New breakthrough in Alzheimer’s research
Detected for first time in living patient
Some major developments are being made in the research to help Alzheimer’s patients research is being done across the US, including in East Tennessee. The latest study may help identify patients with the disease.
Dr. Norman Moore is a professor of Psychiatry at ETSU’s Quillen College of Medicine and he's one of 22-researchers across the US, leading the way to diagnose Alzheimer's in a living patient.
Until now doctors could not confirm the disease without an autopsy, but with the help of a PET scan, doctors can find out more.
“We've made this big step forward where we have a picture of plaques, while the patient is alive which an absolute new possibility," adds Moore.
Much of Moore's career has been dedicated to studying Alzheimer’s and while there is not a cure for the disease, he says having a test to diagnose the disease could help all patients.
It can also lead some to the right treatment if their test is positive and it can be a big help to researchers who may use this test to get more qualified patients for future studies.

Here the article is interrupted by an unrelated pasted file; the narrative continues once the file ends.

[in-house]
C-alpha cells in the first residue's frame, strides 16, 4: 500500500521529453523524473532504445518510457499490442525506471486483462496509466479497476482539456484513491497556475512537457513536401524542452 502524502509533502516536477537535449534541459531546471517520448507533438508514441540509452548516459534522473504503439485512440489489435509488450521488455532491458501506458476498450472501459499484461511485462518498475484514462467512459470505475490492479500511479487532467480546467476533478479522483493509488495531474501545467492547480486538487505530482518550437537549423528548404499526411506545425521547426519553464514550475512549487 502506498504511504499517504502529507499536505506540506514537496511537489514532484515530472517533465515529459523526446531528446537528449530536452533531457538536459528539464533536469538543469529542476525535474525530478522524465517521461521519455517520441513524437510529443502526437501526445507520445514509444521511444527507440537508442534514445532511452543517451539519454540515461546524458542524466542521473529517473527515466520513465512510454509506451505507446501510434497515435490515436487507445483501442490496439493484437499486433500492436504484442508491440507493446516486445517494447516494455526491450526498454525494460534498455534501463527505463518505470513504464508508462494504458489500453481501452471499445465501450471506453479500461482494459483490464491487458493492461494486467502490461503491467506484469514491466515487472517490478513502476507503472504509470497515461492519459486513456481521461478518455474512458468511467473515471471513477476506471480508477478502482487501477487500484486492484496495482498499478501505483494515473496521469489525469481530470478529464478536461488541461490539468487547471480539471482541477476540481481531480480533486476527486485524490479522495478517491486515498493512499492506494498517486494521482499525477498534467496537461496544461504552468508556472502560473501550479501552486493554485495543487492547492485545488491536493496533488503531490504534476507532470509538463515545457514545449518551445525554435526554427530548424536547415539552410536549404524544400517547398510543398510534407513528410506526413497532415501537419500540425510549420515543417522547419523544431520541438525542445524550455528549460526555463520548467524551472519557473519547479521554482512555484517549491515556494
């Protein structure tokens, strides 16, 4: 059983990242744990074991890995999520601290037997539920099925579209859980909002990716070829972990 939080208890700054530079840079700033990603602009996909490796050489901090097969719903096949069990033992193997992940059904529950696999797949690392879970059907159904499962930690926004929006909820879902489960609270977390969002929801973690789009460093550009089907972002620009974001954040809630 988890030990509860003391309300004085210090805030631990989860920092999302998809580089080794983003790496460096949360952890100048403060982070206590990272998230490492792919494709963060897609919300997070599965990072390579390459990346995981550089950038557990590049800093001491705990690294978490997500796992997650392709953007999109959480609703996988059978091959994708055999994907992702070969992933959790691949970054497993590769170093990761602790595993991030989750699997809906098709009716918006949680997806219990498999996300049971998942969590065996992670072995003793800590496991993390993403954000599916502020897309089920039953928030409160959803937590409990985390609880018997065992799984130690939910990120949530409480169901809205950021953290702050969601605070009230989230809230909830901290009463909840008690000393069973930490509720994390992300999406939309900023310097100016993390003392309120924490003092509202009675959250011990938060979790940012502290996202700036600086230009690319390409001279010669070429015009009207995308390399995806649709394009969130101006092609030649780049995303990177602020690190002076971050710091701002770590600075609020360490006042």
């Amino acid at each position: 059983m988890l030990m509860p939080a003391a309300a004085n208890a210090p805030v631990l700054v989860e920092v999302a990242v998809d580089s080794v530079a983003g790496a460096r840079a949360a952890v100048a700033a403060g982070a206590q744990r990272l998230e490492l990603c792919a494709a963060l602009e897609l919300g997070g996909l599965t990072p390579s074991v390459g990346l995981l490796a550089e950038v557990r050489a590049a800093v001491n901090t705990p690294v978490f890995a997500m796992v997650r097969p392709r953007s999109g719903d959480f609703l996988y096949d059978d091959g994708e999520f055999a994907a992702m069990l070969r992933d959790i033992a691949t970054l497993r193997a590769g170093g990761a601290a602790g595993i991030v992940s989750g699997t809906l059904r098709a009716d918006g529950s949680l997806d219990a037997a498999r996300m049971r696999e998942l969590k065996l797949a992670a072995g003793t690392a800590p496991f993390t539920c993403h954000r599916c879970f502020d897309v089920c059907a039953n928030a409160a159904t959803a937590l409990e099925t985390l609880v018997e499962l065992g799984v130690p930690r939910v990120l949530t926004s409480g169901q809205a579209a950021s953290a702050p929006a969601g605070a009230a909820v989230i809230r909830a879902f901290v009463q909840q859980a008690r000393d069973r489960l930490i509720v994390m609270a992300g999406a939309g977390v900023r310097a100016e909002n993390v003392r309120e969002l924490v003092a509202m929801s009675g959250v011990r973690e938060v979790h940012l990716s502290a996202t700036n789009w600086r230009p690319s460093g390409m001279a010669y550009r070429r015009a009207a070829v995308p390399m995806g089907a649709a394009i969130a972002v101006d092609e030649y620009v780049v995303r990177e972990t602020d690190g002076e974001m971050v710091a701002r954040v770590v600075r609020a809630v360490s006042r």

The new test isn't yet being paid for by insurance or Medicare, Dr. Moore is very optimistic about what's ahead for patients and that someday soon there could be a cure.
"There's a huge level of progress being made with the treatment and diagnosis of Alzheimer’s and I expect some good to happen soon," adds Dr. Moore.
Dr. Moore says out of every 100 patients who are told they are likely have Alzheimer's, about 20 of those patients don't have the disease, but doctors cannot confirm it until an autopsy is done.
More tests and research are planned for the future and Dr. Moore says he'll let us know so people will have a chance to see if they qualify for the study.
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